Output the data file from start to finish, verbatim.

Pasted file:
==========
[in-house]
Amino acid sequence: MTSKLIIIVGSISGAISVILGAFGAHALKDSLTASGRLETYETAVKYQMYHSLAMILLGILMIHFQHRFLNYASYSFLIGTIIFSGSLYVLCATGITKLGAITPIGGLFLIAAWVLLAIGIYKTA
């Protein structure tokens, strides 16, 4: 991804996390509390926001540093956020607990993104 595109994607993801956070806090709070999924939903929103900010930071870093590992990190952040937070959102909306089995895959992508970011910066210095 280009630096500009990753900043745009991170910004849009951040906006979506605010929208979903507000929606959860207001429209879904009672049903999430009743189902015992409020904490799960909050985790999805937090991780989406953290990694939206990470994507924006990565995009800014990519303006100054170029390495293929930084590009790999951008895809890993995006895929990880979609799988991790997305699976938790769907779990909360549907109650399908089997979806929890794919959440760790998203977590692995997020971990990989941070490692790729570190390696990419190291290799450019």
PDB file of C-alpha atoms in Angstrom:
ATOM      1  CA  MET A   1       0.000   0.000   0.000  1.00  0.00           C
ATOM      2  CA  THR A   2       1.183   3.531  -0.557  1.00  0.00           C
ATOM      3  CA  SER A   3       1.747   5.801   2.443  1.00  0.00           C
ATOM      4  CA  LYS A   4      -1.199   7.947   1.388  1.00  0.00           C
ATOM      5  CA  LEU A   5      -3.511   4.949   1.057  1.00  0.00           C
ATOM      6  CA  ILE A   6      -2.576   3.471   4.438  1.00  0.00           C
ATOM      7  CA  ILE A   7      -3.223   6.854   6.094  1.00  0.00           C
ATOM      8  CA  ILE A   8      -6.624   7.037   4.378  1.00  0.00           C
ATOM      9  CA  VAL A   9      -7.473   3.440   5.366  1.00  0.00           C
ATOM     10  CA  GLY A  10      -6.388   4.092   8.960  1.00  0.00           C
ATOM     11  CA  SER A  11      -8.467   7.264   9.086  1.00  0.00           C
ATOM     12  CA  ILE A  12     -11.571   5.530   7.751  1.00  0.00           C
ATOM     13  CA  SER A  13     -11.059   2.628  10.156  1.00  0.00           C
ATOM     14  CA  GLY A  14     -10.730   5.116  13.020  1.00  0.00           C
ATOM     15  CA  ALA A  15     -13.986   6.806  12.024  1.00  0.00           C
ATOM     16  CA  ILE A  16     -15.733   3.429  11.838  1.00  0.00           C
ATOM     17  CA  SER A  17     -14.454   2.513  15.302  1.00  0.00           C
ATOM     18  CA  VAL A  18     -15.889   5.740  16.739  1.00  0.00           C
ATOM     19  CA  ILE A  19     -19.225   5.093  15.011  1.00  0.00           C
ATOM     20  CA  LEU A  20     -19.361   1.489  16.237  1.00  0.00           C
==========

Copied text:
[in-house]
Amino acid sequence: MTSKLIIIVGSISGAISVILGAFGAHALKDSLTASGRLETYETAVKYQMYHSLAMILLGILMIHFQHRFLNYASYSFLIGTIIFSGSLYVLCATGITKLGAITPIGGLFLIAAWVLLAIGIYKTA
């Protein structure tokens, strides 16, 4: 991804996390509390926001540093956020607990993104 595109994607993801956070806090709070999924939903929103900010930071870093590992990190952040937070959102909306089995895959992508970011910066210095 280009630096500009990753900043745009991170910004849009951040906006979506605010929208979903507000929606959860207001429209879904009672049903999430009743189902015992409020904490799960909050985790999805937090991780989406953290990694939206990470994507924006990565995009800014990519303006100054170029390495293929930084590009790999951008895809890993995006895929990880979609799988991790997305699976938790769907779990909360549907109650399908089997979806929890794919959440760790998203977590692995997020971990990989941070490692790729570190390696990419190291290799450019």
PDB file of C-alpha atoms in Angstrom:
ATOM      1  CA  MET A   1       0.000   0.000   0.000  1.00  0.00           C
ATOM      2  CA  THR A   2       1.183   3.531  -0.557  1.00  0.00           C
ATOM      3  CA  SER A   3       1.747   5.801   2.443  1.00  0.00           C
ATOM      4  CA  LYS A   4      -1.199   7.947   1.388  1.00  0.00           C
ATOM      5  CA  LEU A   5      -3.511   4.949   1.057  1.00  0.00           C
ATOM      6  CA  ILE A   6      -2.576   3.471   4.438  1.00  0.00           C
ATOM      7  CA  ILE A   7      -3.223   6.854   6.094  1.00  0.00           C
ATOM      8  CA  ILE A   8      -6.624   7.037   4.378  1.00  0.00           C
ATOM      9  CA  VAL A   9      -7.473   3.440   5.366  1.00  0.00           C
ATOM     10  CA  GLY A  10      -6.388   4.092   8.960  1.00  0.00           C
ATOM     11  CA  SER A  11      -8.467   7.264   9.086  1.00  0.00           C
ATOM     12  CA  ILE A  12     -11.571   5.530   7.751  1.00  0.00           C
ATOM     13  CA  SER A  13     -11.059   2.628  10.156  1.00  0.00           C
ATOM     14  CA  GLY A  14     -10.730   5.116  13.020  1.00  0.00           C
ATOM     15  CA  ALA A  15     -13.986   6.806  12.024  1.00  0.00           C
ATOM     16  CA  ILE A  16     -15.733   3.429  11.838  1.00  0.00           C
ATOM     17  CA  SER A  17     -14.454   2.513  15.302  1.00  0.00           C
ATOM     18  CA  VAL A  18     -15.889   5.740  16.739  1.00  0.00           C
ATOM     19  CA  ILE A  19     -19.225   5.093  15.011  1.00  0.00           C
ATOM     20  CA  LEU A  20     -19.361   1.489  16.237  1.00  0.00           C